A snow plow fitted with a Pratt and Whitney ST6A turbine turboprop engine removes snow from the Kootenay Pass on Highway 3 between Creston and Salmo in the mid-1960s. (BC Ministry of Transportation and Infrastructure photo)

A snow plow fitted with a Pratt and Whitney ST6A turbine turboprop engine removes snow from the Kootenay Pass on Highway 3 between Creston and Salmo in the mid-1960s. (BC Ministry of Transportation and Infrastructure photo)

Jet-powered snow plow once deployed on B.C. highways

Powerful truck was fitted with a Pratt and Whitney ST6A turbine turboprop engine

It might sound like a harebrained Homer Simpson creation, but a jet-powered snow plow once existed and was temporarily put to work on B.C. highways.

According to a bit of local highways maintenance history, recently re-shared by the B.C. Ministry of Transportation and Infrastructure on its Facebook page, in the early 1960s, the province experimentally fitted a 285-lb ST6A turbine turboprop engine, manufactured by Pratt and Whitney Canada, into a snow plow. The result was a 31,100-lb (unloaded) truck that ran on diesel (but could also run on furnace oil and gasoline), and put out 320 horsepower.

By comparison, the typical truck used weighed 2,000 lbs and put out 250 horsepower.

Read more: Snapshot: Avalanche rolls over snowshed tunnel on Highway 1 east of Revelstoke

Read more: AIM Roads responds to abuse of staff, public frustrations in Okanagan-Shuswap

The jet-powered plow could go 0-50 km/h in 10 seconds without gear changes, and come to a complete stop from that speed in five seconds. According to the ministry, it could also climb 16 kilometers of six per cent grade while keeping a constant speed of 65 km/h – all under actual working conditions.

While powerful and good for long, straight stretches, the vehicle didn’t handle well on tight curves or easily go around obstacles. It also burned through a lot more fuel than the typical diesel-powered truck. These factors lead the province to discontinue the vehicle’s use a few years after its debut on B.C. highways.

Asked what became of the plow, the ministry suggested it may have been dismantled and used for parts in other machines.

Like us on Facebook and follow us on Twitter

Snow

Get local stories you won't find anywhere else right to your inbox.
Sign up here

Just Posted

David Leger (left) and Ben Nyland (right) at the 2016 Globe Conference. As Loop Energy grew into a multi-million dollar enterprise, Leger handed the CEO reins to Nyland, who continues to run the company. (Submitted photo)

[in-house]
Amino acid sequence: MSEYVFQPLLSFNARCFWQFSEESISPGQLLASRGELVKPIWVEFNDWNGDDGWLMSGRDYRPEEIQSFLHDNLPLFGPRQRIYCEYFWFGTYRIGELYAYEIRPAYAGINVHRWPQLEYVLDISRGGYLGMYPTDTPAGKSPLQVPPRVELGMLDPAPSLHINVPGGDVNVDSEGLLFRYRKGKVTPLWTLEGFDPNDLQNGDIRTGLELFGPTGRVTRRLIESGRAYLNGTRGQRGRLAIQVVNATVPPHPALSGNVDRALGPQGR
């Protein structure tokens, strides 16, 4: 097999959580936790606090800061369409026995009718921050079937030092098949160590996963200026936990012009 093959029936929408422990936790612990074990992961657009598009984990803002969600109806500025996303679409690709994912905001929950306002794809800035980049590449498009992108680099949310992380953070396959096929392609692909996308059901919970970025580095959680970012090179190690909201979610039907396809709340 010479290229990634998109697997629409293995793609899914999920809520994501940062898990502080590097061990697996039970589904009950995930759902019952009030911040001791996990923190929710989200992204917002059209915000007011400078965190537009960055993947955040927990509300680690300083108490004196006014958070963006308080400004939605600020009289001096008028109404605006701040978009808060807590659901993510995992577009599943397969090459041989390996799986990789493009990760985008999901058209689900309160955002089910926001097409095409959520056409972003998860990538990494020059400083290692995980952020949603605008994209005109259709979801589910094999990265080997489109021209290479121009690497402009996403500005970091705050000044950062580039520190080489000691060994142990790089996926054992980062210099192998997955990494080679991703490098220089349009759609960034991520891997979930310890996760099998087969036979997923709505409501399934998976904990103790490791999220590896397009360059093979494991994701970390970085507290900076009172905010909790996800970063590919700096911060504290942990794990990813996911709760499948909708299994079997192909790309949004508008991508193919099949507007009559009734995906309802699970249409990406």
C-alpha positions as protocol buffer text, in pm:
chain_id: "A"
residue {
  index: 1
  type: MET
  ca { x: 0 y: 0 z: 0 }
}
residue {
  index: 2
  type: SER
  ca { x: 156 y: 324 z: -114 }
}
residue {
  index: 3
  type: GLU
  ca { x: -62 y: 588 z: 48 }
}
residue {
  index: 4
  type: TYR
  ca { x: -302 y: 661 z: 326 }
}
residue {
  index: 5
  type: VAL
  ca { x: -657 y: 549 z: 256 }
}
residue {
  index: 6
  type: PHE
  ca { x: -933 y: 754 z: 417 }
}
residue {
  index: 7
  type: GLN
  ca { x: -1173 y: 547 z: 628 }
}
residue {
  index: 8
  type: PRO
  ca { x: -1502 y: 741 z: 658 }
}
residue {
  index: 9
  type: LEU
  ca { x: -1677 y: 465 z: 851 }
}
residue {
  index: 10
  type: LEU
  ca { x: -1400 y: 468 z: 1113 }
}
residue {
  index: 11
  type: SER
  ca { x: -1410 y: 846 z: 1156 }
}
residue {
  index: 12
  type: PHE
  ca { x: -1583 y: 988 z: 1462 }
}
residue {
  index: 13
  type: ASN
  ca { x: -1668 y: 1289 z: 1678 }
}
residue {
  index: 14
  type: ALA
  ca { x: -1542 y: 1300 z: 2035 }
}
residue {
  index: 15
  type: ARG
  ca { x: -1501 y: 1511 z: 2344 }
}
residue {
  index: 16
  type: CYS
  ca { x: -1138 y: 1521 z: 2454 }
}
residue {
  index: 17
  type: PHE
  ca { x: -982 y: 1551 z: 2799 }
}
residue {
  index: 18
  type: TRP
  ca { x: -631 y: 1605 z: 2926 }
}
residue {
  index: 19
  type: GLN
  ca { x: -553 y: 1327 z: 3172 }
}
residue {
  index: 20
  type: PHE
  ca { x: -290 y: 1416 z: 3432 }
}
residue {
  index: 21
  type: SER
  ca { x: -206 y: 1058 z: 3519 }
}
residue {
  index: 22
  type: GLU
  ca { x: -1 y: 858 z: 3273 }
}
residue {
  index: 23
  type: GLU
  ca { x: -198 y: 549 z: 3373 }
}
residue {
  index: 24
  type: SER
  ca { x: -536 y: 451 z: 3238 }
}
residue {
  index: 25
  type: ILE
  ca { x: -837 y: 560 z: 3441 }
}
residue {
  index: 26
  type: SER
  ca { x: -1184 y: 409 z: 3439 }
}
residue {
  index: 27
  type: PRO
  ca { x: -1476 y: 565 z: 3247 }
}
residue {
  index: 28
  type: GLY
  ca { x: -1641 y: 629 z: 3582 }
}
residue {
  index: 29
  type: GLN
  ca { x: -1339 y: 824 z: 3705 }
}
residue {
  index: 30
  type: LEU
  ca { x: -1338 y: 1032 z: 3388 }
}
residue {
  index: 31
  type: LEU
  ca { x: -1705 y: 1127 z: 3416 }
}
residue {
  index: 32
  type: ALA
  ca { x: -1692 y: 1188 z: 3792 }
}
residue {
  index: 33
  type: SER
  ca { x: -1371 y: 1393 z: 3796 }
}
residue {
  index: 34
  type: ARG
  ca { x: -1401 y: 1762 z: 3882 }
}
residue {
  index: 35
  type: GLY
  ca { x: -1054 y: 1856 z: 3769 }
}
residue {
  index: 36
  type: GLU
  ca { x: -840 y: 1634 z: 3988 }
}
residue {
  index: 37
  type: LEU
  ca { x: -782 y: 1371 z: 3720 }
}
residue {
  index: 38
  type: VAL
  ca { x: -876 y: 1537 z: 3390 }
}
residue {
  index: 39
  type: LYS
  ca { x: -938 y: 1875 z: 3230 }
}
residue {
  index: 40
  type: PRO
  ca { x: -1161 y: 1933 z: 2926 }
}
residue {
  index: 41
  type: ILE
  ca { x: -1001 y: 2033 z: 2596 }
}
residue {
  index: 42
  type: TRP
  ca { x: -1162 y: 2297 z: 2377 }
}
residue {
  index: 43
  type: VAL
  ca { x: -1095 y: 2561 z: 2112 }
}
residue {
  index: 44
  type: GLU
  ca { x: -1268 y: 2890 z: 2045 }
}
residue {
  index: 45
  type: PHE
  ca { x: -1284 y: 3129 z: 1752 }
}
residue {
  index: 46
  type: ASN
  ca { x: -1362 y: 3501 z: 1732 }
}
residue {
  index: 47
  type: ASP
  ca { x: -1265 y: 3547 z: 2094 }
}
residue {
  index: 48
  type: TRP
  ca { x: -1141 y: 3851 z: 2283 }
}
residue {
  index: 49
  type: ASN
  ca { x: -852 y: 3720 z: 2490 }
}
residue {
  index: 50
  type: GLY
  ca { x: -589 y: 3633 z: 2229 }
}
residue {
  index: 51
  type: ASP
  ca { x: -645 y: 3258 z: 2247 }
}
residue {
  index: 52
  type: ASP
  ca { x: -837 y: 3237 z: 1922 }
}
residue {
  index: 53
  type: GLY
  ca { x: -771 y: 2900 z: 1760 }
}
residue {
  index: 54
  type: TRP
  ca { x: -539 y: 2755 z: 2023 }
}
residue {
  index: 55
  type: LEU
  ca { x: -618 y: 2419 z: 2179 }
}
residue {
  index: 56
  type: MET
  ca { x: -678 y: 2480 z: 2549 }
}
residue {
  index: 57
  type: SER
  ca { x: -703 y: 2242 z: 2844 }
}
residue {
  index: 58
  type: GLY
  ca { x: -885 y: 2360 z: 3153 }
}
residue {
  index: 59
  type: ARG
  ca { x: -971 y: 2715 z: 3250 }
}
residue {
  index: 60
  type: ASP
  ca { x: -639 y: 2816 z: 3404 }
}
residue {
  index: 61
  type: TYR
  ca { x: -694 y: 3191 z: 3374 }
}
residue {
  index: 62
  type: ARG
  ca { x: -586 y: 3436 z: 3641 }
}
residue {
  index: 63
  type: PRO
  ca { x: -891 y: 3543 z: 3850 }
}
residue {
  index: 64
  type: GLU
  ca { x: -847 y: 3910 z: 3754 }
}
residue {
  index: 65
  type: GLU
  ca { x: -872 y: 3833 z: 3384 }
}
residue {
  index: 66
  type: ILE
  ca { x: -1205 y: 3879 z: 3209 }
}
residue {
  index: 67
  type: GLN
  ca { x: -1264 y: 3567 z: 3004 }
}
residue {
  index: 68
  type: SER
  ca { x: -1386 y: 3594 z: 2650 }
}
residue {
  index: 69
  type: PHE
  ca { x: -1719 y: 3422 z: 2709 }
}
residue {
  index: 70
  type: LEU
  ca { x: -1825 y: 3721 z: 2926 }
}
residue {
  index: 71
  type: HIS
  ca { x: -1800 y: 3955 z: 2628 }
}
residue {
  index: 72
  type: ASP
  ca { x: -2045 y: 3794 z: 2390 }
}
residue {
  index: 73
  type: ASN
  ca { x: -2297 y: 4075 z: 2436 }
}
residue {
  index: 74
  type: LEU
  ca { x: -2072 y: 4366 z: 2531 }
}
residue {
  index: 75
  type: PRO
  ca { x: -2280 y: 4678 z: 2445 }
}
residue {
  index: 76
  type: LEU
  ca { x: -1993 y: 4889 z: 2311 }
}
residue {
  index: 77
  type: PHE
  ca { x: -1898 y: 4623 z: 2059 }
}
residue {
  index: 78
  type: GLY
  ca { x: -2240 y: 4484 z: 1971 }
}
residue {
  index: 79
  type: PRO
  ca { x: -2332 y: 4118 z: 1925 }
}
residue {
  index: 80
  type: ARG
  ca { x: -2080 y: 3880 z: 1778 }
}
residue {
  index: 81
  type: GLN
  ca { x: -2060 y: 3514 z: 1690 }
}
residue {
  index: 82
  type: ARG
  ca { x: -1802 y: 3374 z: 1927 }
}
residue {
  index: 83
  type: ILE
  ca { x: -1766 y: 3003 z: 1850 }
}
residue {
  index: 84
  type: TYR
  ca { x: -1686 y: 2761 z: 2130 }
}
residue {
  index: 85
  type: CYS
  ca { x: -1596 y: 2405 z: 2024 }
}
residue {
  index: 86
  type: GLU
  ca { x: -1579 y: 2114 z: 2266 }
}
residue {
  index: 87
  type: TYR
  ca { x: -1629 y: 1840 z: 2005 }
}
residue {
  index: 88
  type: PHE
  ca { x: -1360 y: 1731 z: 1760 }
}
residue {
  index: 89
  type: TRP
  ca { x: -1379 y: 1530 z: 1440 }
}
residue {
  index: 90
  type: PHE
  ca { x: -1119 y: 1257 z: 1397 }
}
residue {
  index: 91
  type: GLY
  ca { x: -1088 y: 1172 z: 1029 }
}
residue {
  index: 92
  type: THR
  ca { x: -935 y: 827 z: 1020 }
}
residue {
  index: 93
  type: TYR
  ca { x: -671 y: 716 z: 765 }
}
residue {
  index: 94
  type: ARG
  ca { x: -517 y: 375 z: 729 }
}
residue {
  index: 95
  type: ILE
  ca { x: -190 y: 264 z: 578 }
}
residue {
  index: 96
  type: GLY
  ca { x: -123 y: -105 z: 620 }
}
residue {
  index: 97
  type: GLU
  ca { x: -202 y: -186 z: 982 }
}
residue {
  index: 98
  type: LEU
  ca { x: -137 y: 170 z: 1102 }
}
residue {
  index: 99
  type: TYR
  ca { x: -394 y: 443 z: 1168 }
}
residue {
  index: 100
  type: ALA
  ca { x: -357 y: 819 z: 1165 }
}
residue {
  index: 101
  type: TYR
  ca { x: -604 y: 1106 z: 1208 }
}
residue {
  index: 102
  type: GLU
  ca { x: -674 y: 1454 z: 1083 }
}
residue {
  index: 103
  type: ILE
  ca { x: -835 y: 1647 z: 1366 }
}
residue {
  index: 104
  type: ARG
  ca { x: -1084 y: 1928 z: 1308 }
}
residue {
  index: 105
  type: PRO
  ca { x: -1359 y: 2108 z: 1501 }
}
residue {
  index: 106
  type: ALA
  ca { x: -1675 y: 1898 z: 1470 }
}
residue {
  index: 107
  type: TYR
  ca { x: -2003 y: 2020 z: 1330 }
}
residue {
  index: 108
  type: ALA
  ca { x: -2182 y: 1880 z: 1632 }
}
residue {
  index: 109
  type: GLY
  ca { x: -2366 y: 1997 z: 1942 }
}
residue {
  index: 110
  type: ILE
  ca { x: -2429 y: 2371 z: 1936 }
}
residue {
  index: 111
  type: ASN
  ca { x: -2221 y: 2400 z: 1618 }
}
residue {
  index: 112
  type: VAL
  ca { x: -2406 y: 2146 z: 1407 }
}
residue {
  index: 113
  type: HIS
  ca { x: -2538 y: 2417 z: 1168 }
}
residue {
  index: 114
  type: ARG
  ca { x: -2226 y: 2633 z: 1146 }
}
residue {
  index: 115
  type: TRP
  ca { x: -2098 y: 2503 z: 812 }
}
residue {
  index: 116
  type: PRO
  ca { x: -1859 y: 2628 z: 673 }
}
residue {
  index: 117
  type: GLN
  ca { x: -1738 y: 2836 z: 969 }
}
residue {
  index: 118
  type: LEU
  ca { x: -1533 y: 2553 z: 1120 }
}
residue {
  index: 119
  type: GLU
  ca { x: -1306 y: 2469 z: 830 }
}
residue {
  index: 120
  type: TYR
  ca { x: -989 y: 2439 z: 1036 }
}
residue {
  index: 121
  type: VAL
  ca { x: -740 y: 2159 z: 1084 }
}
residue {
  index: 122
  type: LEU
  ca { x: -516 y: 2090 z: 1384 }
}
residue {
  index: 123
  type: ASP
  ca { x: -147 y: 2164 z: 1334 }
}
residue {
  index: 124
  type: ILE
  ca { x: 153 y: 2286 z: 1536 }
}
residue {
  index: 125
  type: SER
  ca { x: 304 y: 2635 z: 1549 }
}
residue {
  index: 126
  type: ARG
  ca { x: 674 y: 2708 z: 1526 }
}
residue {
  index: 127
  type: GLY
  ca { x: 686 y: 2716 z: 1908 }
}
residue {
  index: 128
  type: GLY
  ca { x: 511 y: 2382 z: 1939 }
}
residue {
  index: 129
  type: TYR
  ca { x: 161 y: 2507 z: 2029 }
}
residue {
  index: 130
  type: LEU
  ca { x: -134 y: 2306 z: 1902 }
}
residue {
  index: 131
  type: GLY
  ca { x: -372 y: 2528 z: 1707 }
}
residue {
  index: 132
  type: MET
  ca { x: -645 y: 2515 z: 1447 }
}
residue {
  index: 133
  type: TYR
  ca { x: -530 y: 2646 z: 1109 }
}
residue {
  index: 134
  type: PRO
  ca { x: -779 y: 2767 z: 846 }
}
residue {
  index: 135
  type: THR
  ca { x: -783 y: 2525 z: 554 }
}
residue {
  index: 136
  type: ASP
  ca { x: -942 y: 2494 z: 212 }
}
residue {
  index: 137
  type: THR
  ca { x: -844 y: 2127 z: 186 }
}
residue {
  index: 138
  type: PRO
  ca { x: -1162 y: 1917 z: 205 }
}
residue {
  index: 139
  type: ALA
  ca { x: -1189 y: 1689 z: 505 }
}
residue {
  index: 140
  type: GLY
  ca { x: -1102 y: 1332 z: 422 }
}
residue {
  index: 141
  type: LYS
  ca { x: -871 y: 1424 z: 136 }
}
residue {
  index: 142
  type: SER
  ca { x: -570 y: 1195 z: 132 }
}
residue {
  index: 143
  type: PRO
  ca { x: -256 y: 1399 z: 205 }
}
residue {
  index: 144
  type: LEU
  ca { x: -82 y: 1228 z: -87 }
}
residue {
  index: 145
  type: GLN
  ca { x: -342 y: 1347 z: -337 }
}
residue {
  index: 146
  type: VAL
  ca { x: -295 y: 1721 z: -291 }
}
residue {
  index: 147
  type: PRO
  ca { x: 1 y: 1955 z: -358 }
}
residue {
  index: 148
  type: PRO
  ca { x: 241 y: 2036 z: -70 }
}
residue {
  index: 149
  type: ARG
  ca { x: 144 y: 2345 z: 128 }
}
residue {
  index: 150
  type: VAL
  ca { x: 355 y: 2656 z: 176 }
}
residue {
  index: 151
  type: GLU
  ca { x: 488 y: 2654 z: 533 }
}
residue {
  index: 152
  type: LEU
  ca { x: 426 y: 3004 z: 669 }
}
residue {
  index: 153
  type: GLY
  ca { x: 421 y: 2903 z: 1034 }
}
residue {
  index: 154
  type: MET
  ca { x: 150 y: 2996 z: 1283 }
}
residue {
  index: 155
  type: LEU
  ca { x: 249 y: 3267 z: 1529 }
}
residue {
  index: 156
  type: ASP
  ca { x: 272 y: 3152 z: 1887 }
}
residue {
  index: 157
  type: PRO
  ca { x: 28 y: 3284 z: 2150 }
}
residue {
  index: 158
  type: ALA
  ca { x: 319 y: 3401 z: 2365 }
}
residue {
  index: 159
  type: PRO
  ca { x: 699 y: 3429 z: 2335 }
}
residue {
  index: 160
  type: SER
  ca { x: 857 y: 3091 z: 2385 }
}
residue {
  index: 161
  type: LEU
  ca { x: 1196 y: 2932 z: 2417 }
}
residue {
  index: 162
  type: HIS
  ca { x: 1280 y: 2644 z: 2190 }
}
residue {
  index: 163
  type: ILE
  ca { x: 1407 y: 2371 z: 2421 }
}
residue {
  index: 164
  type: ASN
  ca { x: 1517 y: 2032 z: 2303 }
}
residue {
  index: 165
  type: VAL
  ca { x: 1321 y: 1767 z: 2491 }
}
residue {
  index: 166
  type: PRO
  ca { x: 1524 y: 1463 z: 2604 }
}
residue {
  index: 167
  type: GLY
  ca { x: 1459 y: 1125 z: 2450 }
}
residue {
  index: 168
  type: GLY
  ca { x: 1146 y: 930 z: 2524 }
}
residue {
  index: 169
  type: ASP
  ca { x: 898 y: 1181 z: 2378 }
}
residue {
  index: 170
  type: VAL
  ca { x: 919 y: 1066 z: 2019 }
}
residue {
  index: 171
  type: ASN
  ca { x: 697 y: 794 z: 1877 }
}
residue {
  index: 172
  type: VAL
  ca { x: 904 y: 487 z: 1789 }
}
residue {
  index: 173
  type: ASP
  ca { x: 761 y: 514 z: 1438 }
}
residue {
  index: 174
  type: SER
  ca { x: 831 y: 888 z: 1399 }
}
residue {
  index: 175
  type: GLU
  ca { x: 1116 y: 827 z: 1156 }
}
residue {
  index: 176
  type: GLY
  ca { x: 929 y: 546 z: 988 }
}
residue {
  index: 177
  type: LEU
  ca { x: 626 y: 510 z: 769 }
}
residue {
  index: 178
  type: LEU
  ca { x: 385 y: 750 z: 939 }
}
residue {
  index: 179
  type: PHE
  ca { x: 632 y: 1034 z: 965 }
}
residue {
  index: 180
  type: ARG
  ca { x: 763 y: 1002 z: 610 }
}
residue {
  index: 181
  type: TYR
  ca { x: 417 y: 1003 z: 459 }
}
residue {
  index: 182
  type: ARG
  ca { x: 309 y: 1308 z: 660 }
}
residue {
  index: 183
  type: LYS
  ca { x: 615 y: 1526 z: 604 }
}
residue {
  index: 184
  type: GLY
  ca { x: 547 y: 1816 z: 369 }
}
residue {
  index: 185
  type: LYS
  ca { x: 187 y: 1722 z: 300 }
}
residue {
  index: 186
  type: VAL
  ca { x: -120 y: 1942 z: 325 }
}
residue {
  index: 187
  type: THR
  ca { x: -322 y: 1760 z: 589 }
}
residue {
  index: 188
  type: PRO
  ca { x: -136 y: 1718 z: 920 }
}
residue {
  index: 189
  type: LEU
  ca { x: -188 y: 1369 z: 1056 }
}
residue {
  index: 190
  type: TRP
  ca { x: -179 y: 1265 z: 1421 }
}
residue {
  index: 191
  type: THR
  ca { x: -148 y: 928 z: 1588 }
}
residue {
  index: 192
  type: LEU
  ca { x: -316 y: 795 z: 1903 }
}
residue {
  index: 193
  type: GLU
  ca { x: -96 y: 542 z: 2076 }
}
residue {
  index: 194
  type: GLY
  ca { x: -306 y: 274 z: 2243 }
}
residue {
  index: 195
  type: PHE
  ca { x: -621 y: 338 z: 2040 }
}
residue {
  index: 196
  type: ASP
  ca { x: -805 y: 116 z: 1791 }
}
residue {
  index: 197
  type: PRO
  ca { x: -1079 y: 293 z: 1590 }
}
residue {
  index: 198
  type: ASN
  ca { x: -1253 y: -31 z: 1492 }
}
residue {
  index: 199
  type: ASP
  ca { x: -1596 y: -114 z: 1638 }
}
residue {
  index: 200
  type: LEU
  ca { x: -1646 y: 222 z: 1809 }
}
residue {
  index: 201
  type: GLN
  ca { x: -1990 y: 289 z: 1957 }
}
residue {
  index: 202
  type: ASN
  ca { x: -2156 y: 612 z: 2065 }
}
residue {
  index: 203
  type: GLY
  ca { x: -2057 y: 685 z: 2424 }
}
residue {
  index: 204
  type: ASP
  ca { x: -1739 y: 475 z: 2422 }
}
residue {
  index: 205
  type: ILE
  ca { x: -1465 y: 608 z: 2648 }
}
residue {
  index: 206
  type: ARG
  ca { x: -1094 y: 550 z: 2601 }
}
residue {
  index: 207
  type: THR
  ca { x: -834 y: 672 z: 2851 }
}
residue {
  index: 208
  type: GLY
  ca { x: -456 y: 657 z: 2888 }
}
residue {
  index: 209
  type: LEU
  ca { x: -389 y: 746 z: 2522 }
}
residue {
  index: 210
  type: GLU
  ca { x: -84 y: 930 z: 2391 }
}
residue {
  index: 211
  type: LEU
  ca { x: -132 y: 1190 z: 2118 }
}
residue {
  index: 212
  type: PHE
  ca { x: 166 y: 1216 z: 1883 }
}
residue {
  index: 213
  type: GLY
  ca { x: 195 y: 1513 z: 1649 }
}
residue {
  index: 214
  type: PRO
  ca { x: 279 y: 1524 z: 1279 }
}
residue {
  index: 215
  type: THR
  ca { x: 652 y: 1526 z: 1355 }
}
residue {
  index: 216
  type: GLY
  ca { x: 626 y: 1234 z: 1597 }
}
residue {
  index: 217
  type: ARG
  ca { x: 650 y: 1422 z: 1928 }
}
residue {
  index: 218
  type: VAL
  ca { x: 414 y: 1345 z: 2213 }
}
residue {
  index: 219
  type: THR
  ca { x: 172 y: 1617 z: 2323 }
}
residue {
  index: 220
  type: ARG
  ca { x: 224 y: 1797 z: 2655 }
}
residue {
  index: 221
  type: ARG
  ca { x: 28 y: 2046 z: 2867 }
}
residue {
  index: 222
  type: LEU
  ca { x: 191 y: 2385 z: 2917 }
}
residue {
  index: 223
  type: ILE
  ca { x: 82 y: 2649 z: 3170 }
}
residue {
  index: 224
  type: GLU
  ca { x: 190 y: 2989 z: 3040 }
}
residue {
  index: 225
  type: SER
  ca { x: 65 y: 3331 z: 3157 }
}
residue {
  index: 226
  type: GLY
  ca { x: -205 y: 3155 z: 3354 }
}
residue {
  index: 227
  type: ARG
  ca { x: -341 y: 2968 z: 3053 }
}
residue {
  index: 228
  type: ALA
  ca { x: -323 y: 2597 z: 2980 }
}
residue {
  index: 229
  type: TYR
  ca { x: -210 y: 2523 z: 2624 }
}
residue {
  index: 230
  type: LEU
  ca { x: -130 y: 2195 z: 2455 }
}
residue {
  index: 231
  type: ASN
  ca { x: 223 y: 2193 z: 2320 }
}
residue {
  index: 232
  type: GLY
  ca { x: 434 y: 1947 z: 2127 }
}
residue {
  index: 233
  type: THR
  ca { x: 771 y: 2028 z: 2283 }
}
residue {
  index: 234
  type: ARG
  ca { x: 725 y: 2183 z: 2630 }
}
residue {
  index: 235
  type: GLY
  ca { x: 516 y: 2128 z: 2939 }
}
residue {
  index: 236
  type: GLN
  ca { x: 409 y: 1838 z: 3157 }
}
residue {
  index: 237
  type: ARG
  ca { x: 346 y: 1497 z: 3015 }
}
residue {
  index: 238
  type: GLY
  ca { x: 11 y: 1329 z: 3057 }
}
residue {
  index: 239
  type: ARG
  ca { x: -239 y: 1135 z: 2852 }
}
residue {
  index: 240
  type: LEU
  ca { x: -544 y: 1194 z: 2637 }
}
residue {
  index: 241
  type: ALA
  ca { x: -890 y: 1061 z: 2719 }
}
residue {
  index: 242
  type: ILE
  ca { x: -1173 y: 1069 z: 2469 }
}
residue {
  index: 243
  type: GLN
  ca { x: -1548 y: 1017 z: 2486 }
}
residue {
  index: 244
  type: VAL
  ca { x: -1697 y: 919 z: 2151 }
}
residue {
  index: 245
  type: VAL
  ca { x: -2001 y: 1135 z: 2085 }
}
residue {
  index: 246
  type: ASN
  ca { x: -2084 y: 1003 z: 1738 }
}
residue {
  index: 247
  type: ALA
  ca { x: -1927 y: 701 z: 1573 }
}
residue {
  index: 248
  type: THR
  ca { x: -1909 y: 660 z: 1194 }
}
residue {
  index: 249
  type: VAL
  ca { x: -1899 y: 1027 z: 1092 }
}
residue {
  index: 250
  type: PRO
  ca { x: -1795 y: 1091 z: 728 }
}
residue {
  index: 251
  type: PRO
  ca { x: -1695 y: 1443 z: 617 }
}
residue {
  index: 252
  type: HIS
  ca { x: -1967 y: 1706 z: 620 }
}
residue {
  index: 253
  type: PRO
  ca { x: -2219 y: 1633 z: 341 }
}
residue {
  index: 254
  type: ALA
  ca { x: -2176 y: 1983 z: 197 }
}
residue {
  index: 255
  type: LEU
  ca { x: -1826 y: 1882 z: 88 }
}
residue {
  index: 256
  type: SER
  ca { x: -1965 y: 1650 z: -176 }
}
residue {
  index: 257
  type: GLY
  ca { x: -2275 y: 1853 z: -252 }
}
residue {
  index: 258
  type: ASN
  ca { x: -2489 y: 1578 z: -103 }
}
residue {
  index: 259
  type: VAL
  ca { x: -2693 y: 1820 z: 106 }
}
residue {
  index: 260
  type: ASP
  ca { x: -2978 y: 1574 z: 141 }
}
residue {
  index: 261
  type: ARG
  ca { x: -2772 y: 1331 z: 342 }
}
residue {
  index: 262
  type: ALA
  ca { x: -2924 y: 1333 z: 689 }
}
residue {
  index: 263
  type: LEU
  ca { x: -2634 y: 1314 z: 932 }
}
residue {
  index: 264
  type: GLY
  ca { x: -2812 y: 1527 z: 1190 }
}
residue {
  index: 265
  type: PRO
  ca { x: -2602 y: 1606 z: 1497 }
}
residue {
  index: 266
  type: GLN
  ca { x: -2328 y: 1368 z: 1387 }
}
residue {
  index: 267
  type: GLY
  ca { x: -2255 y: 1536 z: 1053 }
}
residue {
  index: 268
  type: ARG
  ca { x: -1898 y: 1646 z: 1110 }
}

Loop Energy: Believing in a dream pays off for Chilliwack investors

This is part 3 of a 3-part series on the rise of Loop Energy, now being traded publicly on the TSX

The Harrison Hot Springs village office, as seen from the back. (Grace Kennedy/The Observer)
Harrison to see more than half its revenue from grants in 2021

Harrison council approved the 2021-2024 Financial Plan Monday night

Heather P. (Right) and Hope Buy-Low Foods store manager Pauline Newbigging (left) show off Heather’s winnings as she enjoys free groceries for a year. The prize package from Buy-Low, one of six chain-wide, is valued at more than $5,000. (Photo/Pauline Newbigging)
Hope Buy-Low shopper wins free groceries for a year

Prize package from MYNR app valued at $5,200

Signs geared to protecting salmon habitat were damaged at the Fraser River near Chilliwack. (Facebook)
New signs for protecting Fraser River habitat near Chilliwack vandalized

Fishery officers want off-road users to enjoy river resource in the ‘least damaging way possible’

Kelli Paddon in her virtual speech to the House of Commons on Tuesday, March 2. (B.C. Legislature)
Chilliwack-Kent MLA thanks Agassiz’s Miel Bernstein in legislature speech

Bernstein is the founder of Project AIM, which gives people in need access to period products

(Black Press Media files)
B.C. teacher transferred then suspended after students report feeling ‘scared, nervous’

Authorities found that teacher did not create inviting, respectful environment for students

Victoria’s Swartz Bay terminal. (Black Press Media file photo)
BC Ferries offers cheaper, prepaid fare options

Ferry service preparing for busy terminals when travel restrictions are lifted

FILE - Dolly Parton arrives at the 61st annual Grammy Awards on Feb. 10, 2019, in Los Angeles. The Grammy-winning singer, actor and humanitarian posted a video on Tuesday, March 2, 2021, of her singing just before getting her COVID-19 vaccine shot. Parton donated $1 million to Vanderbilt University Medical Center in Nashville, Tennessee for coronavirus research. (Photo by Jordan Strauss/Invision/AP, File)
‘Vaccine, vaccine’: Dolly sings ‘Jolene’ rewrite before shot

The Grammy-winning legend turned 75 this year

Deputy Prime Minister and Minister of Finance Chrystia Freeland speaks about the Fiscal update during a news conference in Ottawa, Monday November 30, 2020. THE CANADIAN PRESS/Adrian Wyld
COVID-19: Wage and rent subsidies, lockdown support to be extended until June

Chrystia Freeland says now is not time to lower levels of support

Join Black Press Media and Do Some Good
Join Black Press Media and Do Some Good

Pay it Forward program supports local businesses in their community giving

Cannabis bought in British Columbia (Ashley Wadhwani/Black Press Media)
Is it time to start thinking about greener ways to package cannabis?

Packaging suppliers are still figuring eco-friendly and affordable packaging options that fit the mandates of Cannabis Regulations

The area on Cordova Bay Road where ancestral human remains were discovered Feb. 22. (Submitted photo)
Human remains discovery a reminder of B.C. Indigenous culture dug up and displaced

‘These are the people who inspired and birthed the generations that we now have here’

Most Read